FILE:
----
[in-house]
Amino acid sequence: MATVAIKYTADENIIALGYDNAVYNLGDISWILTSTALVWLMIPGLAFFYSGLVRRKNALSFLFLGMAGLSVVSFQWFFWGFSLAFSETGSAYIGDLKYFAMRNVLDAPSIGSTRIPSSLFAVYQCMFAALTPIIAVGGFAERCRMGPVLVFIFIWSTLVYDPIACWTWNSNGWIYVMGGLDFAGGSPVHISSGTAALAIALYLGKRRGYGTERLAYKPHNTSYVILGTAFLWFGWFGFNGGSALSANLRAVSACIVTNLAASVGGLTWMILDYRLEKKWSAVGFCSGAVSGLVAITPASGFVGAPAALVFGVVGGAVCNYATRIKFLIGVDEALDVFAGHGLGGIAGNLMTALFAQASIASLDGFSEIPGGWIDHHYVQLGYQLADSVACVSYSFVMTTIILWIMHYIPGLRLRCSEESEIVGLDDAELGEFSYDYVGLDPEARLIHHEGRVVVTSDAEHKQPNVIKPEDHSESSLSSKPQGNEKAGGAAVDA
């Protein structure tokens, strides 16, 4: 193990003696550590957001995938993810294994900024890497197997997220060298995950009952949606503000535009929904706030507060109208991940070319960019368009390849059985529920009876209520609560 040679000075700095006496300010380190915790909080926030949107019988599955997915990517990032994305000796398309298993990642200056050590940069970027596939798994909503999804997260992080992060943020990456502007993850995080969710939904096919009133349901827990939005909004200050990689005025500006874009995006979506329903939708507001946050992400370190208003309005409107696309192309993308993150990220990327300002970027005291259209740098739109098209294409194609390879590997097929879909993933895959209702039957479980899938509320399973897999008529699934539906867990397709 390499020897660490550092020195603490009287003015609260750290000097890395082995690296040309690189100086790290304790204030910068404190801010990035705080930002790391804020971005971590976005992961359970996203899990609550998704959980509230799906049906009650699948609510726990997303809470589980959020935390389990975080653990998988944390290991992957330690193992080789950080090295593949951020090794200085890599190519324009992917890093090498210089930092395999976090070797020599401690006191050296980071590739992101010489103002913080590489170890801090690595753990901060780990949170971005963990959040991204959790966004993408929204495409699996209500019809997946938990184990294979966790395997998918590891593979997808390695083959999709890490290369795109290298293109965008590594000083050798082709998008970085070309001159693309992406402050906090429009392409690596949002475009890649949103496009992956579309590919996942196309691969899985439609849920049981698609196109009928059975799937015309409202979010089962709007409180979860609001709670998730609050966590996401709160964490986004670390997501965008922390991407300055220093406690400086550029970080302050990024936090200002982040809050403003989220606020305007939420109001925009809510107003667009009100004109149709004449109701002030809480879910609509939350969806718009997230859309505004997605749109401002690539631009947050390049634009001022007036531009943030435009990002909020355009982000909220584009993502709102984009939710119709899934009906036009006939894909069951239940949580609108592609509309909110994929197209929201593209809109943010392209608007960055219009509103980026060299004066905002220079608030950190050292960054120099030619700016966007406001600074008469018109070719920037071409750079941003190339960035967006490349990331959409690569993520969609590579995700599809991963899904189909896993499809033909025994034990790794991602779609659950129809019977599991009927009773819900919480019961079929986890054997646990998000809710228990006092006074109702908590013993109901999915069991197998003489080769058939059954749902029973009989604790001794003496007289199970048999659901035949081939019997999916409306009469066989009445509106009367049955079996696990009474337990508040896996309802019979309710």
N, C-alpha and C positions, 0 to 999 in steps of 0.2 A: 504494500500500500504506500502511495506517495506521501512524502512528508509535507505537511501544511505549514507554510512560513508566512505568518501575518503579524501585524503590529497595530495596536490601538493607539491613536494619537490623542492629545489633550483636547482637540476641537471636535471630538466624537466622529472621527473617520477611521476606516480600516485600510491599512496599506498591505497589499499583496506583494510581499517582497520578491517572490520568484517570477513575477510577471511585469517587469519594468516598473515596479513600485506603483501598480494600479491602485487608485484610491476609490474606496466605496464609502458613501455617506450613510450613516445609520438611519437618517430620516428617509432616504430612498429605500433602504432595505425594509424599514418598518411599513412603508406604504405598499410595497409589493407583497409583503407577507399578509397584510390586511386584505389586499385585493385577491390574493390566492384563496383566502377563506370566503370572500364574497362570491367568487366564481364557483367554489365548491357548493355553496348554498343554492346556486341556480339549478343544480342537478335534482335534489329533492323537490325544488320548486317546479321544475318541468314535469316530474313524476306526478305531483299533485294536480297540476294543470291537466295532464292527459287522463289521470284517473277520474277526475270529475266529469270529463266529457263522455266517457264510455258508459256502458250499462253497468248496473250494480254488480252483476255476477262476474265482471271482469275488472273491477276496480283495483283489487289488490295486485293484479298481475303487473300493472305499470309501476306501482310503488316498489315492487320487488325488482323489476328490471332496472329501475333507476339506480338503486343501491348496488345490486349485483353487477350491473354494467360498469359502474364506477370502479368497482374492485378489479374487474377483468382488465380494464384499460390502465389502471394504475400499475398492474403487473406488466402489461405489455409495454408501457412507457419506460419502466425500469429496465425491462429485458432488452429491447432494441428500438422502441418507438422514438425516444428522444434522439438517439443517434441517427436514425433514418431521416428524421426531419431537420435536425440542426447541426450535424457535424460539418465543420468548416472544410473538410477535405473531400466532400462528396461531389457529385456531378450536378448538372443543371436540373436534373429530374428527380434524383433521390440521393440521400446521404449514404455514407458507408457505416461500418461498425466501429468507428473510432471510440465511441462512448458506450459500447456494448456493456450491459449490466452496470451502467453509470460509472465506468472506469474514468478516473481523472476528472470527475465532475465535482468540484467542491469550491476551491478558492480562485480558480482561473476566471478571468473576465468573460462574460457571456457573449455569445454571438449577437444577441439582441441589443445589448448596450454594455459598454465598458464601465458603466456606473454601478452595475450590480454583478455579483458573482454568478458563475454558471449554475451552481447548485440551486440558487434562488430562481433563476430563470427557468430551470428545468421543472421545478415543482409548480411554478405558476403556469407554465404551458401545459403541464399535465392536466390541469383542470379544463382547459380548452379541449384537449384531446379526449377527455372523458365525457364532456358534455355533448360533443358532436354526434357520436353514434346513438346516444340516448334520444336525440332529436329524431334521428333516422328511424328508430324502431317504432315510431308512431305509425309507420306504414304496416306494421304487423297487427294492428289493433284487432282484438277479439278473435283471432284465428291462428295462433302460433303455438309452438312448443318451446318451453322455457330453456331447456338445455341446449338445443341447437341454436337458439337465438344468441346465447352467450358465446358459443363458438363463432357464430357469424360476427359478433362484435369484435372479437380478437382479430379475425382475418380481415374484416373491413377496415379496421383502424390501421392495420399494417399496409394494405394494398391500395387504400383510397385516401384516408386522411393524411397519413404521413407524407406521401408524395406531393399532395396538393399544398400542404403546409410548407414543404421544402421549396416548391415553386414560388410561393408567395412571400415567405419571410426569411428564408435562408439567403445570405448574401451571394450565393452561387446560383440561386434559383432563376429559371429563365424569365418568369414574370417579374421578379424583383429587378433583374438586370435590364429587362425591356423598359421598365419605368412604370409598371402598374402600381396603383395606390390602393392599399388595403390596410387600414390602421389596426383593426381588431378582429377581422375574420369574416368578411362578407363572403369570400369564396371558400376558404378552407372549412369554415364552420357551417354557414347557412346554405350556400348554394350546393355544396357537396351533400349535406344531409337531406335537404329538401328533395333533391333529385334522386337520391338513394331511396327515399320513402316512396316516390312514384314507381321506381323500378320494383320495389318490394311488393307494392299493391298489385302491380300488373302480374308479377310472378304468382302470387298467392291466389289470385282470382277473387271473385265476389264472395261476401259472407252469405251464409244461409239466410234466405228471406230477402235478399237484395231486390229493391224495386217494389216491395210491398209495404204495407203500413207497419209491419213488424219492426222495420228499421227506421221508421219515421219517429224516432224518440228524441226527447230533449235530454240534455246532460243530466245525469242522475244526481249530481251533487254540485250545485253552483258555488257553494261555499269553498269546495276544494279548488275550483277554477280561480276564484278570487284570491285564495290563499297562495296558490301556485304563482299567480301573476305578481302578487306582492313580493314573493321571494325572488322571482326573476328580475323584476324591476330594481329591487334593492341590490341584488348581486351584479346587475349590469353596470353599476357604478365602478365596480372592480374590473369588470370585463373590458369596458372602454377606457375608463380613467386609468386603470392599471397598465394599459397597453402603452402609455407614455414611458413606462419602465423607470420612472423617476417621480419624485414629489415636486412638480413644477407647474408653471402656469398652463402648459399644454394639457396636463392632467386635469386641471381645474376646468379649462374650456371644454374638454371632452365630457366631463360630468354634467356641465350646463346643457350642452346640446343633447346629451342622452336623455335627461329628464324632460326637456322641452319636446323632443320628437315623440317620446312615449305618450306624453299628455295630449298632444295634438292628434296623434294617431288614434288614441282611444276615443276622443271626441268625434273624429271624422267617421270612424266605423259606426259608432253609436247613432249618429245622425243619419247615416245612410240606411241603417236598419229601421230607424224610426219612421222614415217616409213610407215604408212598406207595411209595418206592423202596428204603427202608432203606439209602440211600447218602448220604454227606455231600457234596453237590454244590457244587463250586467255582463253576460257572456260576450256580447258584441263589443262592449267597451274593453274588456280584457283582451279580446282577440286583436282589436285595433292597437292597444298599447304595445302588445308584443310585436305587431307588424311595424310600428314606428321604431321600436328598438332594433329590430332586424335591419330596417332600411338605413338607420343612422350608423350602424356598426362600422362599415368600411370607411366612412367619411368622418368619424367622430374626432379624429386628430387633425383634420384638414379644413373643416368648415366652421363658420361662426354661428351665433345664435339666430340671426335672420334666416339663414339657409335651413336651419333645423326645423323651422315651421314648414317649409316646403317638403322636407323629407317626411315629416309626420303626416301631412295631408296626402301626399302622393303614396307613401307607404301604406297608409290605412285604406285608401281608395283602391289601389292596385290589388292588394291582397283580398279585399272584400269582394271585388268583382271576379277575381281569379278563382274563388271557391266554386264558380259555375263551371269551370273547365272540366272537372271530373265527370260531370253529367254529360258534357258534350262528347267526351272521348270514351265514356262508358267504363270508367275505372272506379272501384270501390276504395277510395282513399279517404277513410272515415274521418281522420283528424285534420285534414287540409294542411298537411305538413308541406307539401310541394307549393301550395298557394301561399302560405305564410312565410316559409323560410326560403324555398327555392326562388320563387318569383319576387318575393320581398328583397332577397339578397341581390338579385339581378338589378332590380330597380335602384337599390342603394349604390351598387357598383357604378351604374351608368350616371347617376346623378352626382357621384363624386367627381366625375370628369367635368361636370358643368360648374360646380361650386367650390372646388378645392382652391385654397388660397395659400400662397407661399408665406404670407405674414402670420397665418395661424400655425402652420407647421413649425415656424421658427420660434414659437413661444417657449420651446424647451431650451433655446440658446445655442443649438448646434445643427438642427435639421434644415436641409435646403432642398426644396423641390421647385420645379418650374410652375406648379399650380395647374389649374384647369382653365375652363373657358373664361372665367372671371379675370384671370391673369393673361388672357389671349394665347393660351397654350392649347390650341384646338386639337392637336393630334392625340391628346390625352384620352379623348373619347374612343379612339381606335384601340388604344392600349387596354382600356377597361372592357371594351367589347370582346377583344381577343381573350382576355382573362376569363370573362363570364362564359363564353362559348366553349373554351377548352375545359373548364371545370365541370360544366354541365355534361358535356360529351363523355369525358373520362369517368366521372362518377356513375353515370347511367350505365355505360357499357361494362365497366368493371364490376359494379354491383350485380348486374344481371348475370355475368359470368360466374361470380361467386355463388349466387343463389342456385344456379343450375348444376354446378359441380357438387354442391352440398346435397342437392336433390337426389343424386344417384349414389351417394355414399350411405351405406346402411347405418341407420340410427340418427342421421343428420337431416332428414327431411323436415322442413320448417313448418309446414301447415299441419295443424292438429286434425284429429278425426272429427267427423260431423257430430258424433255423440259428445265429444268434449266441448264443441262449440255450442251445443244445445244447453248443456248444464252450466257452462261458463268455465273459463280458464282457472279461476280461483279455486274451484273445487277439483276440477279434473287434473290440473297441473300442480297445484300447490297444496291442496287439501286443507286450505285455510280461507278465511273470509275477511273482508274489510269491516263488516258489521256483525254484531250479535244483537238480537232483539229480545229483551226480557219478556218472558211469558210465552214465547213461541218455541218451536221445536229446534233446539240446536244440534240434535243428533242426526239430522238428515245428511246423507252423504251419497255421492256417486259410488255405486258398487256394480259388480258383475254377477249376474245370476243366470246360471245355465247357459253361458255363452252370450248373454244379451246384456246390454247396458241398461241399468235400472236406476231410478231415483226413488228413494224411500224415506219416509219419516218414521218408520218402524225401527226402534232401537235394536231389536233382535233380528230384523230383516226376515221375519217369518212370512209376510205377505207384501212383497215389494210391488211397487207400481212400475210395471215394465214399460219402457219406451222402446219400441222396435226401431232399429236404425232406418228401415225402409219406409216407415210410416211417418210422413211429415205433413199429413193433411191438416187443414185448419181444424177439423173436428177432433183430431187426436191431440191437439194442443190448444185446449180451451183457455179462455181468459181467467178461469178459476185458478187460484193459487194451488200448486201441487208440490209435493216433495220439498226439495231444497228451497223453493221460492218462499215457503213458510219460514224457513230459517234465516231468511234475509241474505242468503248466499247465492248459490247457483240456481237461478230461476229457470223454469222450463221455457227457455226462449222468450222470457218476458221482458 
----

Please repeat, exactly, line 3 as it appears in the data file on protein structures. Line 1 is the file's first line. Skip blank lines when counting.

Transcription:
């Protein structure tokens, strides 16, 4: 193990003696550590957001995938993810294994900024890497197997997220060298995950009952949606503000535009929904706030507060109208991940070319960019368009390849059985529920009876209520609560 040679000075700095006496300010380190915790909080926030949107019988599955997915990517990032994305000796398309298993990642200056050590940069970027596939798994909503999804997260992080992060943020990456502007993850995080969710939904096919009133349901827990939005909004200050990689005025500006874009995006979506329903939708507001946050992400370190208003309005409107696309192309993308993150990220990327300002970027005291259209740098739109098209294409194609390879590997097929879909993933895959209702039957479980899938509320399973897999008529699934539906867990397709 390499020897660490550092020195603490009287003015609260750290000097890395082995690296040309690189100086790290304790204030910068404190801010990035705080930002790391804020971005971590976005992961359970996203899990609550998704959980509230799906049906009650699948609510726990997303809470589980959020935390389990975080653990998988944390290991992957330690193992080789950080090295593949951020090794200085890599190519324009992917890093090498210089930092395999976090070797020599401690006191050296980071590739992101010489103002913080590489170890801090690595753990901060780990949170971005963990959040991204959790966004993408929204495409699996209500019809997946938990184990294979966790395997998918590891593979997808390695083959999709890490290369795109290298293109965008590594000083050798082709998008970085070309001159693309992406402050906090429009392409690596949002475009890649949103496009992956579309590919996942196309691969899985439609849920049981698609196109009928059975799937015309409202979010089962709007409180979860609001709670998730609050966590996401709160964490986004670390997501965008922390991407300055220093406690400086550029970080302050990024936090200002982040809050403003989220606020305007939420109001925009809510107003667009009100004109149709004449109701002030809480879910609509939350969806718009997230859309505004997605749109401002690539631009947050390049634009001022007036531009943030435009990002909020355009982000909220584009993502709102984009939710119709899934009906036009006939894909069951239940949580609108592609509309909110994929197209929201593209809109943010392209608007960055219009509103980026060299004066905002220079608030950190050292960054120099030619700016966007406001600074008469018109070719920037071409750079941003190339960035967006490349990331959409690569993520969609590579995700599809991963899904189909896993499809033909025994034990790794991602779609659950129809019977599991009927009773819900919480019961079929986890054997646990998000809710228990006092006074109702908590013993109901999915069991197998003489080769058939059954749902029973009989604790001794003496007289199970048999659901035949081939019997999916409306009469066989009445509106009367049955079996696990009474337990508040896996309802019979309710």